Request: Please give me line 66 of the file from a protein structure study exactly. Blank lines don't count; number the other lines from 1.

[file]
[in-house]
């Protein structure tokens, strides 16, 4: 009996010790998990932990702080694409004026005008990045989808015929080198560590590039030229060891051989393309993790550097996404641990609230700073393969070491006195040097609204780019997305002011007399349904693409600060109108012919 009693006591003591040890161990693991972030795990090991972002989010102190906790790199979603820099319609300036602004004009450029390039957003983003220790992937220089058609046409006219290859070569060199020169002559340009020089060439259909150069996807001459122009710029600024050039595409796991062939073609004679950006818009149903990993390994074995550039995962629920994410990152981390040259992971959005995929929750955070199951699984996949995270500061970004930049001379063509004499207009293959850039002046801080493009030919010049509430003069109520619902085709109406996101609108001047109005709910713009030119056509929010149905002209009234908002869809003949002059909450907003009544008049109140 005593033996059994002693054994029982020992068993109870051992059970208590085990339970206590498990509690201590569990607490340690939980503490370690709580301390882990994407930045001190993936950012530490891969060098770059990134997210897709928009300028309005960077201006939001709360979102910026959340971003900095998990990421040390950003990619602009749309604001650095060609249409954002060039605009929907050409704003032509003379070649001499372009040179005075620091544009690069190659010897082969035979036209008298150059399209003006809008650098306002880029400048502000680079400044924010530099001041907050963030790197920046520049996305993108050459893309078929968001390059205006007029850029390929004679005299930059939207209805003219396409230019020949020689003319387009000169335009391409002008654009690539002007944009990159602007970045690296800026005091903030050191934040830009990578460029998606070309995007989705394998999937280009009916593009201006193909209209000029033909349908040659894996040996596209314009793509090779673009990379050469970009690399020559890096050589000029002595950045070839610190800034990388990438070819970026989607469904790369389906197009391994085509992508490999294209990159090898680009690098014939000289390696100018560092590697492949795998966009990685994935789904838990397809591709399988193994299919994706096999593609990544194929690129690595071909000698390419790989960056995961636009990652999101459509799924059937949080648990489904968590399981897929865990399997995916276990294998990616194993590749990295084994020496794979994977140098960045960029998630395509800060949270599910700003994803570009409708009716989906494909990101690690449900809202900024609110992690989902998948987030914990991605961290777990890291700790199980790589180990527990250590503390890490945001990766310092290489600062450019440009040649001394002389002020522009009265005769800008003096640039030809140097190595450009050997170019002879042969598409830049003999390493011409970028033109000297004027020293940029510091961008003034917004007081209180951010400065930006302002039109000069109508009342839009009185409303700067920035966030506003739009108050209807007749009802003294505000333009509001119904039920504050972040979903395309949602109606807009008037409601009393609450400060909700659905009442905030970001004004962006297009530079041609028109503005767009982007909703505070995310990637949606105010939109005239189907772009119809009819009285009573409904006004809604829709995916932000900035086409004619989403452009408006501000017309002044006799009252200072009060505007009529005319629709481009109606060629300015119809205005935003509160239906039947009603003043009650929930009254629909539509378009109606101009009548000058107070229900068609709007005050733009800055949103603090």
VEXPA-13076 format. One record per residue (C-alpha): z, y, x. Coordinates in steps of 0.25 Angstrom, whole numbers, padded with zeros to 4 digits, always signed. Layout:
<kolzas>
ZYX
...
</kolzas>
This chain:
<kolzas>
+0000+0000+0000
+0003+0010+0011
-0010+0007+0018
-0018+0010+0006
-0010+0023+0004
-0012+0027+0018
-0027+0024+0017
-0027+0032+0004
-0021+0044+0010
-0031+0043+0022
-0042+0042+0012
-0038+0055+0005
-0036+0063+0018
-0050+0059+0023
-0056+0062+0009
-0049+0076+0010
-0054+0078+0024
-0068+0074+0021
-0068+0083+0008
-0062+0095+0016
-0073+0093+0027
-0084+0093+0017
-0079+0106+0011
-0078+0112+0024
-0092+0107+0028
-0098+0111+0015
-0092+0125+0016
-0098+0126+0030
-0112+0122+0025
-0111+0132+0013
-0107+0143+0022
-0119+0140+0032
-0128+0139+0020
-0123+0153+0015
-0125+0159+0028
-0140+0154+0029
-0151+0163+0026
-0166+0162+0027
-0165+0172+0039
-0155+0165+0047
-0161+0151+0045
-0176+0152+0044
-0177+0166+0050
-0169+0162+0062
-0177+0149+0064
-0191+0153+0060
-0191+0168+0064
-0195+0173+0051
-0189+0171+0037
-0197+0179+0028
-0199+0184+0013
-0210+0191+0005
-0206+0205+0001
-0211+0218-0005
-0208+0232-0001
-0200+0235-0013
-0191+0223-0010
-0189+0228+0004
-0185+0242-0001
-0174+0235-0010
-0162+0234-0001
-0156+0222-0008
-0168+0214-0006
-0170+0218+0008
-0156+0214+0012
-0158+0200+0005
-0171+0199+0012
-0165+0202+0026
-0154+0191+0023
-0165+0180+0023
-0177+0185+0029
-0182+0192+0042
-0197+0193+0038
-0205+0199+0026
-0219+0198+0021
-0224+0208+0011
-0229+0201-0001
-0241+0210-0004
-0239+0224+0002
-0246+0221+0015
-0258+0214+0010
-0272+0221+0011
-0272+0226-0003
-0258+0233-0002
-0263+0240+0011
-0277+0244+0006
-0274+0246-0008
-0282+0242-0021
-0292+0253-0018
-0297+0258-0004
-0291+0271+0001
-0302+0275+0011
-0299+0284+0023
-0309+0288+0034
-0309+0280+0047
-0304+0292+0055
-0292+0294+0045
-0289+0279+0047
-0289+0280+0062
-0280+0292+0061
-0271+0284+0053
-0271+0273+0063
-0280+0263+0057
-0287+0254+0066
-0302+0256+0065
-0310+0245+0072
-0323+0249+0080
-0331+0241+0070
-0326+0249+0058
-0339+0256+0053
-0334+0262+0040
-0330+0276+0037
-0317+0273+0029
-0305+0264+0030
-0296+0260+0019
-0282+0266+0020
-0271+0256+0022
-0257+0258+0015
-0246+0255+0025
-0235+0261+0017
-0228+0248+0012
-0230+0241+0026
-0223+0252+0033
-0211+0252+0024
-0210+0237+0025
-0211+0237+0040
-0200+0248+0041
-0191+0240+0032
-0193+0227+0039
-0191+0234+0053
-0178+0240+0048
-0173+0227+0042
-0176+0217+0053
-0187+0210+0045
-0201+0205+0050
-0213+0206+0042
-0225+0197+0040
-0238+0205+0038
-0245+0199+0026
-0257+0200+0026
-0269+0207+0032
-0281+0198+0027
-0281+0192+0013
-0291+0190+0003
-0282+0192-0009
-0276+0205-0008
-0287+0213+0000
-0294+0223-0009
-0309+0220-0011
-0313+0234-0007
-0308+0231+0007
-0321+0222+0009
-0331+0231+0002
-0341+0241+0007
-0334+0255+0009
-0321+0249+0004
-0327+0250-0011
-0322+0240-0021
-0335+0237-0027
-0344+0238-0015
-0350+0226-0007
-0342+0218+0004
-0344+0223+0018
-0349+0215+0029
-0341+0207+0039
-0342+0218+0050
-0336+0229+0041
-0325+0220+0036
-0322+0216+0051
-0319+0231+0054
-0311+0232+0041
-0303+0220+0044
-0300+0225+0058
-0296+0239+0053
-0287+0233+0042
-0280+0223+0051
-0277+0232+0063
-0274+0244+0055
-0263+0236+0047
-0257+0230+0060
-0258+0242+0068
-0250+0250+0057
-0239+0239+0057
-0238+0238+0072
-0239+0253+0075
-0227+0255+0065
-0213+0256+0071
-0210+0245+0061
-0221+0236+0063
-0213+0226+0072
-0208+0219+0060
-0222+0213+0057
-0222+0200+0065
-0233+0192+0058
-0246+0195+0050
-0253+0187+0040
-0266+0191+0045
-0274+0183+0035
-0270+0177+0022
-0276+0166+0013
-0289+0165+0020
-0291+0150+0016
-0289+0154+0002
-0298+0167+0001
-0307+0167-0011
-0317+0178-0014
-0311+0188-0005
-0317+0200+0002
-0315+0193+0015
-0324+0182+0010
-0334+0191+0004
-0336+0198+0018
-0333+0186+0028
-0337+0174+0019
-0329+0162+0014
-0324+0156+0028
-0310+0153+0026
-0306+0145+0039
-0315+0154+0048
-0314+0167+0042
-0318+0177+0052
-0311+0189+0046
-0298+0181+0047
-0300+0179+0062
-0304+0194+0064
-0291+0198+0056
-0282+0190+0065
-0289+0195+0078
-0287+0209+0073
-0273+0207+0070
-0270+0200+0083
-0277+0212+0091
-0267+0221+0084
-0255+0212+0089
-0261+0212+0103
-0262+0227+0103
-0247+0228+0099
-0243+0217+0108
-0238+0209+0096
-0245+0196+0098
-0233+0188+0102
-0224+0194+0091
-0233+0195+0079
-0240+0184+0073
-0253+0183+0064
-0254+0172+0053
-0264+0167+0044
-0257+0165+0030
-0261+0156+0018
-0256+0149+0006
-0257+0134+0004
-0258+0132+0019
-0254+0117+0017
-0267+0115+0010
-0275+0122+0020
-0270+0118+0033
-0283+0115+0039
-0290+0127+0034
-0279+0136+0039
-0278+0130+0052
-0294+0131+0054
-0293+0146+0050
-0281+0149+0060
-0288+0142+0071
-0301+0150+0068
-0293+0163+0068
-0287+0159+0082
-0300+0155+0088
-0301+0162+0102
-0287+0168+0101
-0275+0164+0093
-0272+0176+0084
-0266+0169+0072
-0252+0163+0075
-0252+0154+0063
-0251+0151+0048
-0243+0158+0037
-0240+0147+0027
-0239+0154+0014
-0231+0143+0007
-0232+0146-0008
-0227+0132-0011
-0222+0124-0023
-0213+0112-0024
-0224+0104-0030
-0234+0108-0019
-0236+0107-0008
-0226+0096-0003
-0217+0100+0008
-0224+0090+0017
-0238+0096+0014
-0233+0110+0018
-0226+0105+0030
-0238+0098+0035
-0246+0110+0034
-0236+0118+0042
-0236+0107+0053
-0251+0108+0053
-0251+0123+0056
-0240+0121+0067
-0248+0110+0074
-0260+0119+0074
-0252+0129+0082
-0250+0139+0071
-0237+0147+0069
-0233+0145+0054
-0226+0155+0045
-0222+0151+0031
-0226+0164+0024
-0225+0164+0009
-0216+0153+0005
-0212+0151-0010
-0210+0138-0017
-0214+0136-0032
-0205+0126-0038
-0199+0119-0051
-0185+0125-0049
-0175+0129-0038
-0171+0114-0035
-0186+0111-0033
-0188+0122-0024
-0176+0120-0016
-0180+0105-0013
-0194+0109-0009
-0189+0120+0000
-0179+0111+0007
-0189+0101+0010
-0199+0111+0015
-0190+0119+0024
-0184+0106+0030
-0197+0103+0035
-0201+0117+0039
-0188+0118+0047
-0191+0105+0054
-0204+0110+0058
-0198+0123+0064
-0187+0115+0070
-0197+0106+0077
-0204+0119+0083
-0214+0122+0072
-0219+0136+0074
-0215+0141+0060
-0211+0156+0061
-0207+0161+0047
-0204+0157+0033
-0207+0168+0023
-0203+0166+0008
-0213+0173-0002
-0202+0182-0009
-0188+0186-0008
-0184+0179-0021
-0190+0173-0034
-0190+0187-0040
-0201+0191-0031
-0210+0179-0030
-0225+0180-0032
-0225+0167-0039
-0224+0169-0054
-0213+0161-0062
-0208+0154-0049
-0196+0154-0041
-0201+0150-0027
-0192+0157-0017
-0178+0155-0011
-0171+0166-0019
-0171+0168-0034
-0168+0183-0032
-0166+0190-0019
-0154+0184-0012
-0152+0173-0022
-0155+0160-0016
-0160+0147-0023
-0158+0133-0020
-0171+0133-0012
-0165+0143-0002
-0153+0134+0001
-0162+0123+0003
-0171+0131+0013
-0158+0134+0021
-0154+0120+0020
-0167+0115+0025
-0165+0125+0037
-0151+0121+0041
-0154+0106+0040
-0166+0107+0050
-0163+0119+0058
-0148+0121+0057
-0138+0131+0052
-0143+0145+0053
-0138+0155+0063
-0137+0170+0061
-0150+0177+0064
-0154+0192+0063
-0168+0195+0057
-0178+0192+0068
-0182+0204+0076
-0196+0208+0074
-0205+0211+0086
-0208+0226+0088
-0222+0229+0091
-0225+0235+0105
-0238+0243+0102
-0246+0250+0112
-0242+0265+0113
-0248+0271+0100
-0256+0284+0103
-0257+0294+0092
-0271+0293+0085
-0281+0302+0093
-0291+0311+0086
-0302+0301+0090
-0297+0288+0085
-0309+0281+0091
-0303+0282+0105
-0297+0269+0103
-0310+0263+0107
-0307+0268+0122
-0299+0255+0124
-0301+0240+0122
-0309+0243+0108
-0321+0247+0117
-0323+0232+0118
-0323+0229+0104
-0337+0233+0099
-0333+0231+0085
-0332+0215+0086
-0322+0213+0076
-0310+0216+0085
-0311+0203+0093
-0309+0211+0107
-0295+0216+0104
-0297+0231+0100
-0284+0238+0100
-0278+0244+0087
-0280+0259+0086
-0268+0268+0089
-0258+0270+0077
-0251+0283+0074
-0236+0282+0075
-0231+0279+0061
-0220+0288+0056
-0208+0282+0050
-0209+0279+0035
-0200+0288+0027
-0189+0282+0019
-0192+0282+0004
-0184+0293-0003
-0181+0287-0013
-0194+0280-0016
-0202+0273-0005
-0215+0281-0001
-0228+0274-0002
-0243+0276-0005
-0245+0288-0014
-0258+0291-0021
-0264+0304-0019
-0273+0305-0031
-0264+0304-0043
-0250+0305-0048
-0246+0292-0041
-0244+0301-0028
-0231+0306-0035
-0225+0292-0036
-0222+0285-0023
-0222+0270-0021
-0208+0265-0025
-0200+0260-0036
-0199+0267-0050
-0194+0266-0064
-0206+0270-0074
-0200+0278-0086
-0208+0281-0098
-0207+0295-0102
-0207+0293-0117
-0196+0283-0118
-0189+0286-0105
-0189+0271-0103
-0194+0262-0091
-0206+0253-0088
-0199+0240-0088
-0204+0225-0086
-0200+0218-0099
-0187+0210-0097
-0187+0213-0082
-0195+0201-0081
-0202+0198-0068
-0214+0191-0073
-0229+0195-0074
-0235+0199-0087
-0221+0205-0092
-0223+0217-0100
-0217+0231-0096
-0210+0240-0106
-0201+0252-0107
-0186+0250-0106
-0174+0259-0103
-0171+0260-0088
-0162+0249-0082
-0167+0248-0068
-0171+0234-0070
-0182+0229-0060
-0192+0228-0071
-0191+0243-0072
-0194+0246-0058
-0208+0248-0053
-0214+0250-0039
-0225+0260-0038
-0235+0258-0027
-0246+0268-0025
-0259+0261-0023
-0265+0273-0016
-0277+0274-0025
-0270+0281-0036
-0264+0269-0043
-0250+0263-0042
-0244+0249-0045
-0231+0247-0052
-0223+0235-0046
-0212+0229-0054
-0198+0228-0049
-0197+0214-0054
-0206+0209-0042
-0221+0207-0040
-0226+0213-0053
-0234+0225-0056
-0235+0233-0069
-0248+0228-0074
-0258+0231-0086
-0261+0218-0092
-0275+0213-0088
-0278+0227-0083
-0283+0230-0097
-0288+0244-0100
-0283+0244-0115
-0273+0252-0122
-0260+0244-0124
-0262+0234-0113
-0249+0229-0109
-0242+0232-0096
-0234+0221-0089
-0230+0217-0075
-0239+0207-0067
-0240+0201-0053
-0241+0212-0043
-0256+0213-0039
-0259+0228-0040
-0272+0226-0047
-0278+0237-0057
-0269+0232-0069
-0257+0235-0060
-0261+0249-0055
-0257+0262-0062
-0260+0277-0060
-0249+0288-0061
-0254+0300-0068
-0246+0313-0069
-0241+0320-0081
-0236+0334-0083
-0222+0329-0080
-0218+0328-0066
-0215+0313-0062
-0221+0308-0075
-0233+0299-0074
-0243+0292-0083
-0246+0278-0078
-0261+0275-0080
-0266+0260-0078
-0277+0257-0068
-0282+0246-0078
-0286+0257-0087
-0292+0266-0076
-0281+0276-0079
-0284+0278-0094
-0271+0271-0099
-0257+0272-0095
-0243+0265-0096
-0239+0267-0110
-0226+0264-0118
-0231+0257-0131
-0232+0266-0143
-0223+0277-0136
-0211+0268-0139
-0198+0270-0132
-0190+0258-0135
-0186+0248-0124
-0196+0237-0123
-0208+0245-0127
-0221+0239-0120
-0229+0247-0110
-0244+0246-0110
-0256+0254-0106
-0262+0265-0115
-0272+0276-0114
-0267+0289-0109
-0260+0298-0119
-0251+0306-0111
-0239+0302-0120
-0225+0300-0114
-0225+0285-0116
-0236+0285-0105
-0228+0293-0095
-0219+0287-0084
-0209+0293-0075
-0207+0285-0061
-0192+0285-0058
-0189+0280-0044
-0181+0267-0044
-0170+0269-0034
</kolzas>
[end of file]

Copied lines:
-0191+0223-0010